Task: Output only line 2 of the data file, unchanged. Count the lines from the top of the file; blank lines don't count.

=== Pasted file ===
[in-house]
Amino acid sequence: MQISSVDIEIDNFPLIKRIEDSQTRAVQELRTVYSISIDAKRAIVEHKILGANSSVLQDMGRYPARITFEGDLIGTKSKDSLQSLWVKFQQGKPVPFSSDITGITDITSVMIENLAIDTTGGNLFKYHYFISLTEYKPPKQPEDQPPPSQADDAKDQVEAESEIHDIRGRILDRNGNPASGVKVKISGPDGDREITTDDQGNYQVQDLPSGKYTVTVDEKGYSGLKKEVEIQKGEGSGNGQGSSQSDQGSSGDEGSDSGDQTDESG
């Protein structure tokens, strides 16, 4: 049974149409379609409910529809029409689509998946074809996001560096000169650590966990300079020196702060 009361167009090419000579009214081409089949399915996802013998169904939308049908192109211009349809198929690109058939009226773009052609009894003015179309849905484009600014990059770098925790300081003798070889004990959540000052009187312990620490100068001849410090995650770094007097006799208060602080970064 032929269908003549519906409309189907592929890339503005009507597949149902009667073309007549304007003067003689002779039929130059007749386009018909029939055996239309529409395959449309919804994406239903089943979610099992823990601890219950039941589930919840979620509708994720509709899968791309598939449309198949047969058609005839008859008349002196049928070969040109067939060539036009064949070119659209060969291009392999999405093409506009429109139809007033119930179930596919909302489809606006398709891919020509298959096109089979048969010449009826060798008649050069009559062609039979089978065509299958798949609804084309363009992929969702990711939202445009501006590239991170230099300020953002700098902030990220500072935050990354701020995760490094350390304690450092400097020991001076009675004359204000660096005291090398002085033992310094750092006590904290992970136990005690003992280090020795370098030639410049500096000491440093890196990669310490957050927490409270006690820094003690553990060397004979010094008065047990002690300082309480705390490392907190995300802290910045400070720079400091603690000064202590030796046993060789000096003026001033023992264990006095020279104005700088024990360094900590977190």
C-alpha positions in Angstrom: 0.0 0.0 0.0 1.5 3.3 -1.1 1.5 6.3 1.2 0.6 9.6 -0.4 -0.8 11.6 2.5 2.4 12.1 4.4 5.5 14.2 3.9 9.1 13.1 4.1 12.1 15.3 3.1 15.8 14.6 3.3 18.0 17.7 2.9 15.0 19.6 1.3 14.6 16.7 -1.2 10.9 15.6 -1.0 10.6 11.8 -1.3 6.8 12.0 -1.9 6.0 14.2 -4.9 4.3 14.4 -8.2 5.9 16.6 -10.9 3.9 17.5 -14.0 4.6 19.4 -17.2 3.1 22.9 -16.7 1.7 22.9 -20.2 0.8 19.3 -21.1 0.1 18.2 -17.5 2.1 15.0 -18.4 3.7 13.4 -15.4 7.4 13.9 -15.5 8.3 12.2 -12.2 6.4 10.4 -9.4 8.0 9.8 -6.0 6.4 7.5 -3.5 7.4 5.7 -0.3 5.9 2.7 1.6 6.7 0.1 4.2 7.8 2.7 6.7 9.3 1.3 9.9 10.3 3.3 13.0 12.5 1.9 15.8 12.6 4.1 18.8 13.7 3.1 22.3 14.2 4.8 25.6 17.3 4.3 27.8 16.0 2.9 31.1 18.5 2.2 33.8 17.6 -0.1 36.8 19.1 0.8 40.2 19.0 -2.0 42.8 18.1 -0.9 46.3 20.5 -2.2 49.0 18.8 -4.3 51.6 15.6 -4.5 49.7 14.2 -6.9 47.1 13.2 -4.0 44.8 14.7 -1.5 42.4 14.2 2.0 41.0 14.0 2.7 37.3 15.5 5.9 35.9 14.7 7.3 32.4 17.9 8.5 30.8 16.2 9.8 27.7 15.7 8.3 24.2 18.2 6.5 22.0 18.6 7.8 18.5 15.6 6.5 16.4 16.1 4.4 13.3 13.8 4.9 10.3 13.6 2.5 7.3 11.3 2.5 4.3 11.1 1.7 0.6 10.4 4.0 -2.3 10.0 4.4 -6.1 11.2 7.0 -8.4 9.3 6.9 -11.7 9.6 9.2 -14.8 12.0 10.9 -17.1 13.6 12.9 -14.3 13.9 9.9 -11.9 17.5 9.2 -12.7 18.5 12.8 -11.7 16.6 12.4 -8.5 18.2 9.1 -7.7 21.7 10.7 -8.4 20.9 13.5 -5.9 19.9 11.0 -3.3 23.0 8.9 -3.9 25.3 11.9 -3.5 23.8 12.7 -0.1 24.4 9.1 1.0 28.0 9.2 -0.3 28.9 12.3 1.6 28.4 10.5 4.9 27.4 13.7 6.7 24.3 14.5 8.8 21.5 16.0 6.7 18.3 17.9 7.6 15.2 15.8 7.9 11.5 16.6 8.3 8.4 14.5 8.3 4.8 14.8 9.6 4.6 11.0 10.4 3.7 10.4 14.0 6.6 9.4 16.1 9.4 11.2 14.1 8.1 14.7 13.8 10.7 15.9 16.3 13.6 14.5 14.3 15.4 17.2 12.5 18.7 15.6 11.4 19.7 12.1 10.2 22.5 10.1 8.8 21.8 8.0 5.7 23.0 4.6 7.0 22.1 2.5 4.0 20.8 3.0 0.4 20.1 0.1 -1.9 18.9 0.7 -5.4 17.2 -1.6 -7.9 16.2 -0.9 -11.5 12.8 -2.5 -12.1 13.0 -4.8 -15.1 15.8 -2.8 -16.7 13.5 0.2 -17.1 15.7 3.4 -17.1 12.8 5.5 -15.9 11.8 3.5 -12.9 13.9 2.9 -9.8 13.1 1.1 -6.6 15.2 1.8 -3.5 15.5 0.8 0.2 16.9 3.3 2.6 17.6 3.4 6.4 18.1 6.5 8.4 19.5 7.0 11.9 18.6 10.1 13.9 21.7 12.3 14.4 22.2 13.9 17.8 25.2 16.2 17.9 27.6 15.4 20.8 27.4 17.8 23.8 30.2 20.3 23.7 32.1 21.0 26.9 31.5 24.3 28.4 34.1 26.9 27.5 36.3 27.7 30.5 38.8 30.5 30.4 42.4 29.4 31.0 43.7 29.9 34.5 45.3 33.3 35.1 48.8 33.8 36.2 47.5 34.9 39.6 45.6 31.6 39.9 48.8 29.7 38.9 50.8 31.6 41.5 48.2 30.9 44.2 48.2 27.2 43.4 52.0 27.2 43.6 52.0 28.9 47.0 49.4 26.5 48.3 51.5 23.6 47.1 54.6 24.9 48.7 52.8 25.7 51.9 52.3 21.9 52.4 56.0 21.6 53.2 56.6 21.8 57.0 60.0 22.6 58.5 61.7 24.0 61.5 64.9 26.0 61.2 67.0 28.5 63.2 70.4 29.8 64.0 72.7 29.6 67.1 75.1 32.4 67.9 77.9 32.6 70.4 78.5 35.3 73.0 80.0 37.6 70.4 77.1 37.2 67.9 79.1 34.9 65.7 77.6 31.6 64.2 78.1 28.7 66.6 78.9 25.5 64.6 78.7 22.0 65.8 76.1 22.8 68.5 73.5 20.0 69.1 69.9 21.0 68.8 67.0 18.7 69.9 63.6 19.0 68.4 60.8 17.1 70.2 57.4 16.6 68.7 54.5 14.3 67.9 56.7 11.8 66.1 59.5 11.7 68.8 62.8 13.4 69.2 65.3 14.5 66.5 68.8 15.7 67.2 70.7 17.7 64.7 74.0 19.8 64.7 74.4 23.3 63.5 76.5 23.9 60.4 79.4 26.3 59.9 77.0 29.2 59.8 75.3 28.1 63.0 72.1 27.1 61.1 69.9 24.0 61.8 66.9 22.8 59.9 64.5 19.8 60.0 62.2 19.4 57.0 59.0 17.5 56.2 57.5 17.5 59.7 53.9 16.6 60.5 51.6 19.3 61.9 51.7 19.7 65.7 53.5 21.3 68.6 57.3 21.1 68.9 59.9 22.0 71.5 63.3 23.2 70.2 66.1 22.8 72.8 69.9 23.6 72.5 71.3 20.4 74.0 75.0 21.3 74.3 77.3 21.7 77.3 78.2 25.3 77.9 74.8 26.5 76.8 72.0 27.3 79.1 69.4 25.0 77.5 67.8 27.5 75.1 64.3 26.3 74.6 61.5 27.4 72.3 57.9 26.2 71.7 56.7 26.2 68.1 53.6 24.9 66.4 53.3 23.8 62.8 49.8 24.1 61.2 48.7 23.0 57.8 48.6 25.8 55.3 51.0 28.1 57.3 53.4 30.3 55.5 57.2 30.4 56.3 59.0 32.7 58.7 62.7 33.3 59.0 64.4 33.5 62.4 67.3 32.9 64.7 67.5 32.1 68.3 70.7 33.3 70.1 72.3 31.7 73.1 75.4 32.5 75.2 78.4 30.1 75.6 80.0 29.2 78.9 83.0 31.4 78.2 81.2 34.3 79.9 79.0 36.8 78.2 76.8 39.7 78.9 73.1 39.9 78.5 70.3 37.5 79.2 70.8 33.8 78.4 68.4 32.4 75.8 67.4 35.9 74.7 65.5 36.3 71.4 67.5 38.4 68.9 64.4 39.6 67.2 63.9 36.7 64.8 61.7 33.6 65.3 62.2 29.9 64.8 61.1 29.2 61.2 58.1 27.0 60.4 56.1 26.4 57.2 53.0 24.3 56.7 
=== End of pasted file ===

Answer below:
Amino acid sequence: MQISSVDIEIDNFPLIKRIEDSQTRAVQELRTVYSISIDAKRAIVEHKILGANSSVLQDMGRYPARITFEGDLIGTKSKDSLQSLWVKFQQGKPVPFSSDITGITDITSVMIENLAIDTTGGNLFKYHYFISLTEYKPPKQPEDQPPPSQADDAKDQVEAESEIHDIRGRILDRNGNPASGVKVKISGPDGDREITTDDQGNYQVQDLPSGKYTVTVDEKGYSGLKKEVEIQKGEGSGNGQGSSQSDQGSSGDEGSDSGDQTDESG